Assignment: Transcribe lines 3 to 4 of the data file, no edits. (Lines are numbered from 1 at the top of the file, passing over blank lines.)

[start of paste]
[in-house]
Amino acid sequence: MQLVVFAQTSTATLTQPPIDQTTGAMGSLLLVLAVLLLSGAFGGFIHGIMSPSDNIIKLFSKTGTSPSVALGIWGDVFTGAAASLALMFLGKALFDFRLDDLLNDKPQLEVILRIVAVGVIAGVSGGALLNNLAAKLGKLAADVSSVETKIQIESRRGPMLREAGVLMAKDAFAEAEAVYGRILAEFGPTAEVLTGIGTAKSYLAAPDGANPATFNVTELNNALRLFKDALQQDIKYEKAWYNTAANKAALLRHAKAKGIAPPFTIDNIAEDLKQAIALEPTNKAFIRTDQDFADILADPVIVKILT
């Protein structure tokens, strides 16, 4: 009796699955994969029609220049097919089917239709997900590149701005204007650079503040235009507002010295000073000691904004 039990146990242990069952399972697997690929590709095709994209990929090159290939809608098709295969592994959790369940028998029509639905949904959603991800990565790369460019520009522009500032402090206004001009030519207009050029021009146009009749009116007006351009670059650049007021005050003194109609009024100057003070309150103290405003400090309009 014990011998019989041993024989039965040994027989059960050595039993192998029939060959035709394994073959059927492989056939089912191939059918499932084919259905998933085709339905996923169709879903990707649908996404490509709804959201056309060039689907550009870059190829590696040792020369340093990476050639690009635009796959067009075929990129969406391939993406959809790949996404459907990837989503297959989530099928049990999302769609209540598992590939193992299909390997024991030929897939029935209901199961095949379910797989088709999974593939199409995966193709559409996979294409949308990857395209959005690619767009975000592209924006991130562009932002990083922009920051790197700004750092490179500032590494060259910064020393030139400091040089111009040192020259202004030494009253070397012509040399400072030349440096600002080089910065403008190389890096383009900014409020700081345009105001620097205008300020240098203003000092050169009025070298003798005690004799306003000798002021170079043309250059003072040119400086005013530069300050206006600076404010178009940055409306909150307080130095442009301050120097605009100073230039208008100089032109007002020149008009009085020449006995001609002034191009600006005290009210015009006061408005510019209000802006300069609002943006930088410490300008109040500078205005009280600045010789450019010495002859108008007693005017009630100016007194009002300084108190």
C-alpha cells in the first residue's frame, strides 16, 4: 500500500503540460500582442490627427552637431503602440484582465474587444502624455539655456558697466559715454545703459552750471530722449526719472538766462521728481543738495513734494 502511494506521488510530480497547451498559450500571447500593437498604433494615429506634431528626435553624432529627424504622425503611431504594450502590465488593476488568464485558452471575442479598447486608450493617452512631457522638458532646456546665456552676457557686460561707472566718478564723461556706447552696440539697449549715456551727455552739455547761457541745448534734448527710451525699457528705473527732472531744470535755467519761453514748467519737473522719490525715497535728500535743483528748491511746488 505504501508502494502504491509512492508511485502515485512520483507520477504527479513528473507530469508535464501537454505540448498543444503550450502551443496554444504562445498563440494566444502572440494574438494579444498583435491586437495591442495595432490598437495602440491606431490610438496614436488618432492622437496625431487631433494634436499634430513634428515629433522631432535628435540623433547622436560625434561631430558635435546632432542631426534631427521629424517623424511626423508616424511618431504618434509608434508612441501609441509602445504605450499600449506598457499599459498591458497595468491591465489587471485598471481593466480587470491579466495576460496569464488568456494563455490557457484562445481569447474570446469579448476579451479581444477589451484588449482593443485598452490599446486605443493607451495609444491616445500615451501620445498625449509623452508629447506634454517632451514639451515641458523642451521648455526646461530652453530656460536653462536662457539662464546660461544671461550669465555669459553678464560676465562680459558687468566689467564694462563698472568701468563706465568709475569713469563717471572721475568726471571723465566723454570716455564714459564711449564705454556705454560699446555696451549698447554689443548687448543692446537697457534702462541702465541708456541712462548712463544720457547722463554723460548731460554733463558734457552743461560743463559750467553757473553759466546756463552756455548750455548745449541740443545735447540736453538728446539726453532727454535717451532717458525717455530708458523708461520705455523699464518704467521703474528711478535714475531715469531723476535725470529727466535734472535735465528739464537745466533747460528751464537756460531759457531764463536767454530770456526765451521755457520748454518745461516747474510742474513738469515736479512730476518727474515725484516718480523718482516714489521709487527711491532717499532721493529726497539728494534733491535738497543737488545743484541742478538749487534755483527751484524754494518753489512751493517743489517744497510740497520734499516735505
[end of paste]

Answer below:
């Protein structure tokens, strides 16, 4: 009796699955994969029609220049097919089917239709997900590149701005204007650079503040235009507002010295000073000691904004 039990146990242990069952399972697997690929590709095709994209990929090159290939809608098709295969592994959790369940028998029509639905949904959603991800990565790369460019520009522009500032402090206004001009030519207009050029021009146009009749009116007006351009670059650049007021005050003194109609009024100057003070309150103290405003400090309009 014990011998019989041993024989039965040994027989059960050595039993192998029939060959035709394994073959059927492989056939089912191939059918499932084919259905998933085709339905996923169709879903990707649908996404490509709804959201056309060039689907550009870059190829590696040792020369340093990476050639690009635009796959067009075929990129969406391939993406959809790949996404459907990837989503297959989530099928049990999302769609209540598992590939193992299909390997024991030929897939029935209901199961095949379910797989088709999974593939199409995966193709559409996979294409949308990857395209959005690619767009975000592209924006991130562009932002990083922009920051790197700004750092490179500032590494060259910064020393030139400091040089111009040192020259202004030494009253070397012509040399400072030349440096600002080089910065403008190389890096383009900014409020700081345009105001620097205008300020240098203003000092050169009025070298003798005690004799306003000798002021170079043309250059003072040119400086005013530069300050206006600076404010178009940055409306909150307080130095442009301050120097605009100073230039208008100089032109007002020149008009009085020449006995001609002034191009600006005290009210015009006061408005510019209000802006300069609002943006930088410490300008109040500078205005009280600045010789450019010495002859108008007693005017009630100016007194009002300084108190």
C-alpha cells in the first residue's frame, strides 16, 4: 500500500503540460500582442490627427552637431503602440484582465474587444502624455539655456558697466559715454545703459552750471530722449526719472538766462521728481543738495513734494 502511494506521488510530480497547451498559450500571447500593437498604433494615429506634431528626435553624432529627424504622425503611431504594450502590465488593476488568464485558452471575442479598447486608450493617452512631457522638458532646456546665456552676457557686460561707472566718478564723461556706447552696440539697449549715456551727455552739455547761457541745448534734448527710451525699457528705473527732472531744470535755467519761453514748467519737473522719490525715497535728500535743483528748491511746488 505504501508502494502504491509512492508511485502515485512520483507520477504527479513528473507530469508535464501537454505540448498543444503550450502551443496554444504562445498563440494566444502572440494574438494579444498583435491586437495591442495595432490598437495602440491606431490610438496614436488618432492622437496625431487631433494634436499634430513634428515629433522631432535628435540623433547622436560625434561631430558635435546632432542631426534631427521629424517623424511626423508616424511618431504618434509608434508612441501609441509602445504605450499600449506598457499599459498591458497595468491591465489587471485598471481593466480587470491579466495576460496569464488568456494563455490557457484562445481569447474570446469579448476579451479581444477589451484588449482593443485598452490599446486605443493607451495609444491616445500615451501620445498625449509623452508629447506634454517632451514639451515641458523642451521648455526646461530652453530656460536653462536662457539662464546660461544671461550669465555669459553678464560676465562680459558687468566689467564694462563698472568701468563706465568709475569713469563717471572721475568726471571723465566723454570716455564714459564711449564705454556705454560699446555696451549698447554689443548687448543692446537697457534702462541702465541708456541712462548712463544720457547722463554723460548731460554733463558734457552743461560743463559750467553757473553759466546756463552756455548750455548745449541740443545735447540736453538728446539726453532727454535717451532717458525717455530708458523708461520705455523699464518704467521703474528711478535714475531715469531723476535725470529727466535734472535735465528739464537745466533747460528751464537756460531759457531764463536767454530770456526765451521755457520748454518745461516747474510742474513738469515736479512730476518727474515725484516718480523718482516714489521709487527711491532717499532721493529726497539728494534733491535738497543737488545743484541742478538749487534755483527751484524754494518753489512751493517743489517744497510740497520734499516735505